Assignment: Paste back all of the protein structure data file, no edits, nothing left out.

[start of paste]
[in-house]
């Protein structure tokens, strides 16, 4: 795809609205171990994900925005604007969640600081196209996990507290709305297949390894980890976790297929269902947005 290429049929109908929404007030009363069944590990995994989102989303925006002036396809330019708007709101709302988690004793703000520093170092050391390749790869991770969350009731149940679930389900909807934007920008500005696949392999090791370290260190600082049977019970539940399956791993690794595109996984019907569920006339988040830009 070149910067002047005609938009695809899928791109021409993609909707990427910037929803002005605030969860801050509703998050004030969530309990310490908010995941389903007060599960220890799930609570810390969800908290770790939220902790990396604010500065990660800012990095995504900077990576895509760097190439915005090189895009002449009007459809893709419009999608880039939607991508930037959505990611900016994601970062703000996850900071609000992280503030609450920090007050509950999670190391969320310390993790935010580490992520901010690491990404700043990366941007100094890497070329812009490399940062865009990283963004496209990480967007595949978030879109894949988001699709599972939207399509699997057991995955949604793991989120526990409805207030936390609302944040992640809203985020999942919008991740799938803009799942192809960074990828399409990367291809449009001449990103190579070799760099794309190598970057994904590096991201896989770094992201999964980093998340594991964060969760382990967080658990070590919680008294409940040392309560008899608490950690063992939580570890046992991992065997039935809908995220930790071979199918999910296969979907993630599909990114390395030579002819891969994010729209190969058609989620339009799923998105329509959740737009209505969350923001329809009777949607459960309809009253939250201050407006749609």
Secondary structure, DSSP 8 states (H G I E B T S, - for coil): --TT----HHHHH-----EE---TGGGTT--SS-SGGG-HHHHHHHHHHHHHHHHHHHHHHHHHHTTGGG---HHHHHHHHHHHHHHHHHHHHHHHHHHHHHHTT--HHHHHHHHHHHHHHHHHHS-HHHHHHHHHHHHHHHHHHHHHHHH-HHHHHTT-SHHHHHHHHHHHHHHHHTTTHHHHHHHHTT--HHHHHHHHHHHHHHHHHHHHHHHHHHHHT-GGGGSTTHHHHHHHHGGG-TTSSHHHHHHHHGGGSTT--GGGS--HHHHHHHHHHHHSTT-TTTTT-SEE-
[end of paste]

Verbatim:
[in-house]
């Protein structure tokens, strides 16, 4: 795809609205171990994900925005604007969640600081196209996990507290709305297949390894980890976790297929269902947005 290429049929109908929404007030009363069944590990995994989102989303925006002036396809330019708007709101709302988690004793703000520093170092050391390749790869991770969350009731149940679930389900909807934007920008500005696949392999090791370290260190600082049977019970539940399956791993690794595109996984019907569920006339988040830009 070149910067002047005609938009695809899928791109021409993609909707990427910037929803002005605030969860801050509703998050004030969530309990310490908010995941389903007060599960220890799930609570810390969800908290770790939220902790990396604010500065990660800012990095995504900077990576895509760097190439915005090189895009002449009007459809893709419009999608880039939607991508930037959505990611900016994601970062703000996850900071609000992280503030609450920090007050509950999670190391969320310390993790935010580490992520901010690491990404700043990366941007100094890497070329812009490399940062865009990283963004496209990480967007595949978030879109894949988001699709599972939207399509699997057991995955949604793991989120526990409805207030936390609302944040992640809203985020999942919008991740799938803009799942192809960074990828399409990367291809449009001449990103190579070799760099794309190598970057994904590096991201896989770094992201999964980093998340594991964060969760382990967080658990070590919680008294409940040392309560008899608490950690063992939580570890046992991992065997039935809908995220930790071979199918999910296969979907993630599909990114390395030579002819891969994010729209190969058609989620339009799923998105329509959740737009209505969350923001329809009777949607459960309809009253939250201050407006749609």
Secondary structure, DSSP 8 states (H G I E B T S, - for coil): --TT----HHHHH-----EE---TGGGTT--SS-SGGG-HHHHHHHHHHHHHHHHHHHHHHHHHHTTGGG---HHHHHHHHHHHHHHHHHHHHHHHHHHHHHHTT--HHHHHHHHHHHHHHHHHHS-HHHHHHHHHHHHHHHHHHHHHHHH-HHHHHTT-SHHHHHHHHHHHHHHHHTTTHHHHHHHHTT--HHHHHHHHHHHHHHHHHHHHHHHHHHHHT-GGGGSTTHHHHHHHHGGG-TTSSHHHHHHHHGGGSTT--GGGS--HHHHHHHHHHHHSTT-TTTTT-SEE-